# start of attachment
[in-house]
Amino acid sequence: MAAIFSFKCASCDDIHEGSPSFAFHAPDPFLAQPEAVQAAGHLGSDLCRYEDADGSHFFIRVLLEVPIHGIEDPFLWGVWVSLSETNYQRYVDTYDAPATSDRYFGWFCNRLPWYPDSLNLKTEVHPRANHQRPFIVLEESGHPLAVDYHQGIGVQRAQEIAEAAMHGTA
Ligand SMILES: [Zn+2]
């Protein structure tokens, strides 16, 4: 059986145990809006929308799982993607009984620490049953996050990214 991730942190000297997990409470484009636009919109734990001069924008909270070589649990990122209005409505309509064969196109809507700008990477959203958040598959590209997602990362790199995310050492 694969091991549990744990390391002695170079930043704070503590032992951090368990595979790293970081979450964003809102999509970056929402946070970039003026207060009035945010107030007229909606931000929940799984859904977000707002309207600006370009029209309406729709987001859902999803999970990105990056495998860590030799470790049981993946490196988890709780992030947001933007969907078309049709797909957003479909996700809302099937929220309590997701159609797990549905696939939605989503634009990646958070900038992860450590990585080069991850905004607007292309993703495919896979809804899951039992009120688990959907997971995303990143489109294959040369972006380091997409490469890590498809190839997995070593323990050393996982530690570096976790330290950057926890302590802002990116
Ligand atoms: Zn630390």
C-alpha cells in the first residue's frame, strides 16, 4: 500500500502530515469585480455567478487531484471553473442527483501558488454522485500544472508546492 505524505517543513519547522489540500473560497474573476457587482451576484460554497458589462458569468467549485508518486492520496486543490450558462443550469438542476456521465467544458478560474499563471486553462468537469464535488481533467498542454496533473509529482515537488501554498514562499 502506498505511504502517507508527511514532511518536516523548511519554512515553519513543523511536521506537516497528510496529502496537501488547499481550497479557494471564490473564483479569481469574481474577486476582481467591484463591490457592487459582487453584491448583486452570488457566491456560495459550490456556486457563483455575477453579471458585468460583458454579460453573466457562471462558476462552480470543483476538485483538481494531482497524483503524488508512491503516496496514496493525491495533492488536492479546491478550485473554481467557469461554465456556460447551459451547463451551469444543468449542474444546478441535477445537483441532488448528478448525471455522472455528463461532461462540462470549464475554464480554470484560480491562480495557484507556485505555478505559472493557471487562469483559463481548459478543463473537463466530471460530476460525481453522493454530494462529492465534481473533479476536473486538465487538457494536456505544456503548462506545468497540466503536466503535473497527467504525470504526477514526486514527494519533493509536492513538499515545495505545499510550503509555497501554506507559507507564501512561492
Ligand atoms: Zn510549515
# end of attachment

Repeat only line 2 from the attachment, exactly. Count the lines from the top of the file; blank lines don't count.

Amino acid sequence: MAAIFSFKCASCDDIHEGSPSFAFHAPDPFLAQPEAVQAAGHLGSDLCRYEDADGSHFFIRVLLEVPIHGIEDPFLWGVWVSLSETNYQRYVDTYDAPATSDRYFGWFCNRLPWYPDSLNLKTEVHPRANHQRPFIVLEESGHPLAVDYHQGIGVQRAQEIAEAAMHGTA